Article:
Alignment of AgrR Binding Sites and Deduction of the AgrR Consensus Binding Sequence and Sequence Logo
Figure 5 presents an alignment of operator sequences to which AgrR binds in vitro as demonstrated by EMSA (Figure 2) with experimentally delimited regions of protection by footprinting in the agrR, prsQ2, and copA2-copR2 control regions and shown to be important for complex formation with the agrR binding site by premodification binding interference (Figures 3, 4F). From the alignment and the degree of sequence conservation (Figures 5, 6), it appears that naturally occurring ArgR binding sites comprise an imperfect inverted repeat of 16 bp composed of 6-bp repeats separated by a 4-bp stretch variable in sequence, with as consensus ATKACANNNNTGTMAT. This consensus sequence matches the previously in silico established AgrR binding site (Figure 6; Mijnendonckx et al., 2019) but exhibit a higher degree of sequence conservation in the promoter proximal half-site of the inverted repeat than in the promoter distal part. From the premethylation binding interference experiments (Figures 4E,F) it may be concluded that of this sequence the two conserved outer major groove segments aligned on one face of the helix are contacted by AgrR. Furthermore, an additional imperfect direct repeat of a half-site may be observed slightly up and/or downstream of the inverted repeat, especially in the higher affinity targets copA2, prsQ2, and agrR. It is worth noticing that both base removal (citrate, hydrazine) and premethylation (DMS) of the promoter distal direct repeat in the agrR operator negatively affects complex formation (Figure 4F).
Figure 5. Nucleotide sequences of promoter/operator regions of genes and operons identified as AgrR targets by EMSA (Figure 2). Sequences were aligned on basis of experimentally identified regions of AgrR binding (red colored letters) for agrR, prsQ2 and the intergenic copA2-copR2 region (Figures 3, 4), and on basis of sequence conservation with these regions for the other targets. The start of transcription (+1) is indicated with a short arrow, the presumed –10 promoter element is underlined. Highly conserved sequences are highlighted in yellow for the core binding site comprising an inverted repeat and in blue for potential additional direct repeats of the half site.
Figure 6. (A) Sequence alignment of AgrR binding sites with indication of frequencies of occurrence of the different bases and deduced 16-bp consensus ArgR binding site (AgrR box) consisting of 6-bp inverted repeats separated by 4 bp (6-4-6). Palindromic sequences are highlighted in yellow, direct repeats of the half site in blue. M indicates binding to major groove segments aligned on the same face of the helix, m represents the intervening minor groove segment of the core binding site, aligned on the same face. (B) Sequence logo of the core ArgR binding site as deduced from the experimental results (left part) and sequence logo as established from in silico predicted ArgR binding sites (Mijnendonckx et al., 2019). Logos from multiple sequence alignments were generated using WebLogo (Crooks et al., 2004).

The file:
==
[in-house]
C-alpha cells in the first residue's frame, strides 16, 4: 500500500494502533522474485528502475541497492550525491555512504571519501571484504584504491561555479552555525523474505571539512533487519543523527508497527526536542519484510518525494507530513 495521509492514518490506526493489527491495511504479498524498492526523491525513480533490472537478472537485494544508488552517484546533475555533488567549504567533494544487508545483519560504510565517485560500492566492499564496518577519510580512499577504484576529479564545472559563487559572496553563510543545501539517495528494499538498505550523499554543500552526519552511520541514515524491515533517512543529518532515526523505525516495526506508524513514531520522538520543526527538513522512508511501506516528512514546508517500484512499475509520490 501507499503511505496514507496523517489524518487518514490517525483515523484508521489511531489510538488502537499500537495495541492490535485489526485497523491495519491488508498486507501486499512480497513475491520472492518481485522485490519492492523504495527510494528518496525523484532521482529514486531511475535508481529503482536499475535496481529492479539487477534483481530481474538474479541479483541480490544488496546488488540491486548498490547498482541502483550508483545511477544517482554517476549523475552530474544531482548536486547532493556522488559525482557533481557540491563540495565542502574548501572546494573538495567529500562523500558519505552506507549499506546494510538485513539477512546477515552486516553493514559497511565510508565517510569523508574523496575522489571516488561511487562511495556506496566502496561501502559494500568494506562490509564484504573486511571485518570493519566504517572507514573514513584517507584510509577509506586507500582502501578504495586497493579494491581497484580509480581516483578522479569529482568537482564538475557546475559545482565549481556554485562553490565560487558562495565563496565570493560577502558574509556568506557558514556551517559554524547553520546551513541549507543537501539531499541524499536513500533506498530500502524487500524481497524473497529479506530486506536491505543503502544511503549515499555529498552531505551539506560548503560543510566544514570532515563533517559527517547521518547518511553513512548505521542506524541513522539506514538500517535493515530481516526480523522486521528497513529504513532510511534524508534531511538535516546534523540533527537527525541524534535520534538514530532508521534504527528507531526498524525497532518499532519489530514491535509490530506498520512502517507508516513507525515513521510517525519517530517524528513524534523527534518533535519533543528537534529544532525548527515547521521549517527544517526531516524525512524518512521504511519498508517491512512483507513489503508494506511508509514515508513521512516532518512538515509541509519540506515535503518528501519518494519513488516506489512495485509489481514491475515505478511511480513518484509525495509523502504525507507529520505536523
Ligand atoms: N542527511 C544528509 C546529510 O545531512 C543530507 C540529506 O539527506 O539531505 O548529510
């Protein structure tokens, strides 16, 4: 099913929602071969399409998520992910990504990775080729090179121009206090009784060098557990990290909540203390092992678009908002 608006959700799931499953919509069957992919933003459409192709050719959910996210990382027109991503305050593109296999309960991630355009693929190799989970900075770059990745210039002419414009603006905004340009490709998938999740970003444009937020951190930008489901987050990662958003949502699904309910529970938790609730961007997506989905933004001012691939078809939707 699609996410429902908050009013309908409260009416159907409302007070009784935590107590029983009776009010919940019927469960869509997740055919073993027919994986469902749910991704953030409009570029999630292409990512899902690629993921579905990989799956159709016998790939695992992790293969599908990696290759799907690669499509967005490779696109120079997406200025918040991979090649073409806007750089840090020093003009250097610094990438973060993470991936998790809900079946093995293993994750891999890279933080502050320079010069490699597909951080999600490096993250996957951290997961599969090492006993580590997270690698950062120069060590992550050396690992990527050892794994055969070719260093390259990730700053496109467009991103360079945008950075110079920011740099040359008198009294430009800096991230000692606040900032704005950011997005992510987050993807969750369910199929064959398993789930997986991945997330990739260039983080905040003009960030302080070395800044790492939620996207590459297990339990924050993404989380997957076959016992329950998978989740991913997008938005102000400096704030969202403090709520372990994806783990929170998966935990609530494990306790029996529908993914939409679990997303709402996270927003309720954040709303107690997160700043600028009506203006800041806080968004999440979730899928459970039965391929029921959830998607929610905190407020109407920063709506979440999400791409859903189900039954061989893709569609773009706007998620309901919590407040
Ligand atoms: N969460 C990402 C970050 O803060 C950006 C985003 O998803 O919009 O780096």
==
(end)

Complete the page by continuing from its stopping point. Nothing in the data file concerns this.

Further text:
To further analyze the importance of both inverted- and direct repeats in AgrR-mediated gene activation, we used the previously described heterologous dual expression/reporter system (Mijnendonckx et al., 2019) in which a prsQ2 promoter-gfp fusion (PprsQ2-gfp) is combined with an arabinose inducible agrRD51A mutant expression vector. The results (Figure 7) clearly demonstrate that substitution of the highly conserved and symmetrically positioned C-G and G-C bps of the inverted repeat to G-C and C-G, respectively (transversion mutations), or T-A and A-T (transition mutations) nearly completely abolish the arabinose induced activation observed with the wild-type prsQ2 promoter/operator. Similarly, a double bp mutation of the consecutive G-C and T-A bps of the promoter proximal direct repeat to C-G and A-T, respectively, largely affected the AgrRD51A-mediated activation. Therefore, it may be concluded that both inverted- and direct repeats contribute to AgrR-mediated gene activation.